Willpower is required for creativity.

There’s a new book out right now called Willpower: Rediscovering the Greatest Human Strength, by Dr. Roy Baumeister and John Tierney. The book talks about how our willpower is affected by two things: the number of decisions we make and the amount of glucose in our blood at the time. Normally, I wouldn’t care about such things. I tend to think too much willpower can get in the way of a happy life! But then I thought about it a little more and uncovered what might be a critical link to creativity. So now I do care.

Here’s what I mean. When I interviewed David Baldwin and Seth Schulman, among others, on the Ideasicle Podcast, they both talked eloquently about fear being the enemy of creativity. David said, “I try to be unafraid of my ideas…and be open to whatever’s in my head.” Seth had a slightly different take, “It’s all about giving yourself permission to screw up.” I can personally relate to both points. When creating something new, there is an inherent risk. Risk that it’s a bad idea, risk that you’ll be ridiculed, or worse.

Now, one could argue (and I am) that it takes willpower to overcome those fears and, as David put it, be open to whatever’s in your head at the time, on a personal level, but also fearless in the idea’s presentation to others, to Seth’s point.

Making decisions depletes your willpower. 

According to the Willpower book there are specific things we can do to increase our willpower, which, if you buy my logic above, will help you overcome “idea fear.” One is that making too many decisions creates what he calls “decision fatigue.” The more “fatigued” you are from all those decisions, the less strong your willpower becomes overall.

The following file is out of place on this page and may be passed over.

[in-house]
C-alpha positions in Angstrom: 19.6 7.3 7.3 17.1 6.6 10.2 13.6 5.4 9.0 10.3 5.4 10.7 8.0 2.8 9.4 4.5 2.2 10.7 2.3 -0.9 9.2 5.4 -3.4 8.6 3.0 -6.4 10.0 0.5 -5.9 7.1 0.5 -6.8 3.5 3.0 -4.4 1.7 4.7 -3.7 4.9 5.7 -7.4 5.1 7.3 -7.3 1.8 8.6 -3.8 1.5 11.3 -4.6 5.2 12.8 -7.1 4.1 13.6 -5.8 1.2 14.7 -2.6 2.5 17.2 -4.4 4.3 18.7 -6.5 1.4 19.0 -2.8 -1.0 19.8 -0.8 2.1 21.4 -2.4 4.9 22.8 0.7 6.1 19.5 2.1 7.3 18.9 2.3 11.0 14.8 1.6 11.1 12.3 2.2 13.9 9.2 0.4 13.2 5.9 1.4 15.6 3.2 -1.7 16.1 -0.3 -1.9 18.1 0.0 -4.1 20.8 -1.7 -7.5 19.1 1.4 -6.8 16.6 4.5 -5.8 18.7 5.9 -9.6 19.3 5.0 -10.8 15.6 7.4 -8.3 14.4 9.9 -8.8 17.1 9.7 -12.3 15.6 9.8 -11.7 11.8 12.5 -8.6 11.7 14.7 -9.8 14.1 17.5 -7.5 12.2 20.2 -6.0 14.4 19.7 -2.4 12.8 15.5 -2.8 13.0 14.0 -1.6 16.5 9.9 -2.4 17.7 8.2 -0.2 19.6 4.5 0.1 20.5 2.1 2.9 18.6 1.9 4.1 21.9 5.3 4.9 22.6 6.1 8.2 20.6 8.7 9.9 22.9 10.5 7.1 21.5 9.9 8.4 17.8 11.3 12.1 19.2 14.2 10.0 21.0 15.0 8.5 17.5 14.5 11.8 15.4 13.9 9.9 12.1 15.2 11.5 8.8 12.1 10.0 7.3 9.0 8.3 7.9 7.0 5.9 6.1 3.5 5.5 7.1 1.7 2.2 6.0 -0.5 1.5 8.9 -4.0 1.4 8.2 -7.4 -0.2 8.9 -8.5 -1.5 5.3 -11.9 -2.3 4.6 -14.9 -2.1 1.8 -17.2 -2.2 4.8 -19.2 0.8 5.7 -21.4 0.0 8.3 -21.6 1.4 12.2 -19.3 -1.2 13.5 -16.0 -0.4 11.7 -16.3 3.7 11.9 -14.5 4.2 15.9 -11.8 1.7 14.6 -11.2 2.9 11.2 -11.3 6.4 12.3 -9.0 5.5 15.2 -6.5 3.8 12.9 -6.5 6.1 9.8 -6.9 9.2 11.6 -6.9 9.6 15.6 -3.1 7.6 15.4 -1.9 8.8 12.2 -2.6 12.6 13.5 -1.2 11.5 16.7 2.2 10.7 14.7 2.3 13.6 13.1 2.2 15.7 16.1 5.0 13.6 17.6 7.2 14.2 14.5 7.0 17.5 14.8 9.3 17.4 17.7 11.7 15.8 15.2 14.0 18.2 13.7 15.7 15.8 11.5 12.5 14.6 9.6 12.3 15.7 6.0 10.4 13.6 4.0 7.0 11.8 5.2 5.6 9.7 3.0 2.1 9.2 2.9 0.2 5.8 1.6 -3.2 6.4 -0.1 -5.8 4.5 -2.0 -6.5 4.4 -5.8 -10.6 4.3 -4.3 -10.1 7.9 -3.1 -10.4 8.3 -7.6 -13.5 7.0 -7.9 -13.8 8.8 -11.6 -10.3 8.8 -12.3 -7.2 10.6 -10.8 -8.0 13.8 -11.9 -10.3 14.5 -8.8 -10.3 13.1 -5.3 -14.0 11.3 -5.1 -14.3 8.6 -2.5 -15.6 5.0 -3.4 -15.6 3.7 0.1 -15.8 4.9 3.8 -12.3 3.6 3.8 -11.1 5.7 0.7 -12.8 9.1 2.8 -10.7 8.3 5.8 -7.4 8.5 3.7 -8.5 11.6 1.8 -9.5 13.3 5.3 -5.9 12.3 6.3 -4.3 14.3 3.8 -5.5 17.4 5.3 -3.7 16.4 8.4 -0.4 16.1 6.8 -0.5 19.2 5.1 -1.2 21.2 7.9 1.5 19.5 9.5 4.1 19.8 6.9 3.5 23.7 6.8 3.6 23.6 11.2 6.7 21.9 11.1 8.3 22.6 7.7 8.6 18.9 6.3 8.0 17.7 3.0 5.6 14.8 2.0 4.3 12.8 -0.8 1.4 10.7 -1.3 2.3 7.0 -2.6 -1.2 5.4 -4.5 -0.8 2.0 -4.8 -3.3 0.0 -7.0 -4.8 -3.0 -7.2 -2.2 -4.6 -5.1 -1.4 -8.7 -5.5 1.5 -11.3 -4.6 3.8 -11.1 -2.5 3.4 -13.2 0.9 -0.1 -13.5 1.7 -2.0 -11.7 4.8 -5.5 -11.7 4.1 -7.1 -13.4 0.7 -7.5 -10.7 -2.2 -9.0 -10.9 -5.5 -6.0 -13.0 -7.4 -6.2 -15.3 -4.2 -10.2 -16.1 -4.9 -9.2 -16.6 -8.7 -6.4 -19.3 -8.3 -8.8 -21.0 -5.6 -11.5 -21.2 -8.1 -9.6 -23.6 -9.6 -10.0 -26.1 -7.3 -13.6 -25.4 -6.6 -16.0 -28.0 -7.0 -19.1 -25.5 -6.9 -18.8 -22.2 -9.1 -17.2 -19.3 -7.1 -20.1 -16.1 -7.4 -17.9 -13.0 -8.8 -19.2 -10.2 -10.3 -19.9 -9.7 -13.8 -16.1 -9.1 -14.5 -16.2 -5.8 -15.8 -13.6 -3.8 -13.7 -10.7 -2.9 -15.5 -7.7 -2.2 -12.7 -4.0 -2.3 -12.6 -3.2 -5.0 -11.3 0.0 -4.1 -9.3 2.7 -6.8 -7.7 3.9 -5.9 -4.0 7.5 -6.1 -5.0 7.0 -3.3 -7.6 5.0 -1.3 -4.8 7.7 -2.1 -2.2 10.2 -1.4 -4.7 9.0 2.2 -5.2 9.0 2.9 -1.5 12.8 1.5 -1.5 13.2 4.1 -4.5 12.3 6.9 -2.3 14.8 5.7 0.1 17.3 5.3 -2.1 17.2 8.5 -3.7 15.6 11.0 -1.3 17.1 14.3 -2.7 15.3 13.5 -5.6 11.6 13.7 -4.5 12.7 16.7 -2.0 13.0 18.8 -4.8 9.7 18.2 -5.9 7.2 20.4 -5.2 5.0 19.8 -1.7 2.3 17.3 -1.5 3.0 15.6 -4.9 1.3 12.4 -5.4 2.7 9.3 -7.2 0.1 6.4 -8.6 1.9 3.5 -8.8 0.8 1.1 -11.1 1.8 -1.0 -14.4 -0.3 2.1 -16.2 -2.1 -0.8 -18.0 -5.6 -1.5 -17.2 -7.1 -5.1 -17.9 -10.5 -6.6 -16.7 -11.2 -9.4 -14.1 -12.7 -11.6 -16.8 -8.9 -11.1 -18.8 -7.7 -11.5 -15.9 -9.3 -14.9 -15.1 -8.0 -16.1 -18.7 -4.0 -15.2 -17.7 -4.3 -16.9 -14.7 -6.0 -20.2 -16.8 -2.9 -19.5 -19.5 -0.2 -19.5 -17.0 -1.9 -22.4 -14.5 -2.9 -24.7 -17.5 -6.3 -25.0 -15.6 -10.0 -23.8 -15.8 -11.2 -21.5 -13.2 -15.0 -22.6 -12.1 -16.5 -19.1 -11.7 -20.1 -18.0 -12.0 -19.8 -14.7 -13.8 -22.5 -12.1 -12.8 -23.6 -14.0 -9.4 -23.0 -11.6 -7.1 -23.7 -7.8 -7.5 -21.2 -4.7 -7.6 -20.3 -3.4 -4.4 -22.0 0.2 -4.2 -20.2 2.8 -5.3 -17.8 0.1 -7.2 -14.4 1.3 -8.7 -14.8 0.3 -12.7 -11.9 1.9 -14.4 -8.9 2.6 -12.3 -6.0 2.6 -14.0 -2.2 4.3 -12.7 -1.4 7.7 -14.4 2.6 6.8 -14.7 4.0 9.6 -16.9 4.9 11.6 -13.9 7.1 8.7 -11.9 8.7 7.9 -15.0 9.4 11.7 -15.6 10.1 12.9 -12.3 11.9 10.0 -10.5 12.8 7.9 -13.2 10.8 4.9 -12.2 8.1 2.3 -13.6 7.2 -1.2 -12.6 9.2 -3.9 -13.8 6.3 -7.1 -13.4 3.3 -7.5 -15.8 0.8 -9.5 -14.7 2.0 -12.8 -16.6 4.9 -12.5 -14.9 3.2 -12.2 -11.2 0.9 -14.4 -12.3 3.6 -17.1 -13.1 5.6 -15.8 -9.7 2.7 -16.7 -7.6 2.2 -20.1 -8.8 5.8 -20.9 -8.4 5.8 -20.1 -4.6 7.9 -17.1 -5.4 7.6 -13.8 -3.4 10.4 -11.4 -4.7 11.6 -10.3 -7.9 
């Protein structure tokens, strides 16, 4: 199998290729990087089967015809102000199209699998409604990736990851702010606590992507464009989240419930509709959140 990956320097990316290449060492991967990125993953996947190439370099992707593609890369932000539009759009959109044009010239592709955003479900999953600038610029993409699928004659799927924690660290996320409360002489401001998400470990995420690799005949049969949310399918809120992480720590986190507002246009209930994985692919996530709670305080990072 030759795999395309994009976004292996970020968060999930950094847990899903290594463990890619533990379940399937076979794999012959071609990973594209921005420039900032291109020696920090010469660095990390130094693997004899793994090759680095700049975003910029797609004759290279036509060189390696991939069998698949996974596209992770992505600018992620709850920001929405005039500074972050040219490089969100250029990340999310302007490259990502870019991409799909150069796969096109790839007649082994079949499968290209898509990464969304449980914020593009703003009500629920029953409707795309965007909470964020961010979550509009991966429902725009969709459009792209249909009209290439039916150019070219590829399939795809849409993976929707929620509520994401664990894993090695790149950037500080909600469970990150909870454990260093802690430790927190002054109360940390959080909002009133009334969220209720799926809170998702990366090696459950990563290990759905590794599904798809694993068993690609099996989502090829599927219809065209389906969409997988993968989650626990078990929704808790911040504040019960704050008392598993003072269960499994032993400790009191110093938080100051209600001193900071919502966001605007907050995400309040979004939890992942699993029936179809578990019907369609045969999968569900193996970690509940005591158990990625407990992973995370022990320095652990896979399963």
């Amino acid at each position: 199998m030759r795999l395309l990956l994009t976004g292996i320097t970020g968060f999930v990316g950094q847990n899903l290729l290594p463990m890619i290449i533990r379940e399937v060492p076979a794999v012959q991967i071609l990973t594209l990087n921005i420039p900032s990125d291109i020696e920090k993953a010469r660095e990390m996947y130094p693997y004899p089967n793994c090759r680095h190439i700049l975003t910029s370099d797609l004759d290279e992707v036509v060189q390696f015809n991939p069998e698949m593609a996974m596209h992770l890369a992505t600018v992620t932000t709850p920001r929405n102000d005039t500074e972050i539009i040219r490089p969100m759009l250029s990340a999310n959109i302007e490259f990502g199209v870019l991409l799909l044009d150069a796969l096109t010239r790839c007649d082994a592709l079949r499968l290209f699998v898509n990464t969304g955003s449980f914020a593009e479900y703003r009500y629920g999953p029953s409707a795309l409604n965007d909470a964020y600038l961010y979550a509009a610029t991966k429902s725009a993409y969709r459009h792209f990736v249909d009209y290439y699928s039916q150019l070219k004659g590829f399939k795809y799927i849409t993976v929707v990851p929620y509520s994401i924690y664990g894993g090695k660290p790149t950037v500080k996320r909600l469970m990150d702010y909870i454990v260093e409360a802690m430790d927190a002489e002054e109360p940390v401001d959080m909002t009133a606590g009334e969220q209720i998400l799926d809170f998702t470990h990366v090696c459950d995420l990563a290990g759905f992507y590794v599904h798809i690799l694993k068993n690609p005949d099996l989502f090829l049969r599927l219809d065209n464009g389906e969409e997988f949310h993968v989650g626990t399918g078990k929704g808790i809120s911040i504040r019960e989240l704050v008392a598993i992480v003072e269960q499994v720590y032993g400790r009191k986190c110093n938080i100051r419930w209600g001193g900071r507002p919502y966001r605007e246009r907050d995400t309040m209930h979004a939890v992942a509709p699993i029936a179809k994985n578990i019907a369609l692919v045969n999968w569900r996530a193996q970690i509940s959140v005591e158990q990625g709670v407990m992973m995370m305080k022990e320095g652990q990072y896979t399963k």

It’s no wonder, then, that all the impulse purchases are at the checkout counter, after the poor sap of a shopper has made countless purchase decisions and fatigued their willpower! But it makes sense in the marketing world, too. In fact, I wonder if modern ad agencies have intuitively known this all along because they’ve got the “account people” to make all the business decisions, which protects the “creative people” from decision fatigue as they ideate.

Sugar amplifies your willpower. 

There’s another less complex, and much more enjoyable, influence to our collective will, according to Dr. Baumeister’s research. And that is glucose. Sugar. The white stuff (not that white stuff). Apparently, your willpower is at least partially restored if you eat something sugary. Explains the M&Ms in the back room of focus group facilities – keeps you from succumbing to your burning desire to get the eff out of there, I guess. But apparently, a couple bites of sugar has been shown to increase willpower in Baumeister’s studies.

So here’s a fear-slaying, idea-enhancing formula.

Ideasicle Experts take notice here. To increase your willpower, and thereby slay the dragon of idea-fear, do the following:

  1. Less decisions. Don’t make too many decisions before you sit down to work. Maybe you do your heaviest idea-lifting in the morning?
  2. More sugar. Eat a Snickers bar just prior to your creative session for an added boost of fear-slaying willpower.

And then? Fear, be damned. We’ve got you licked.


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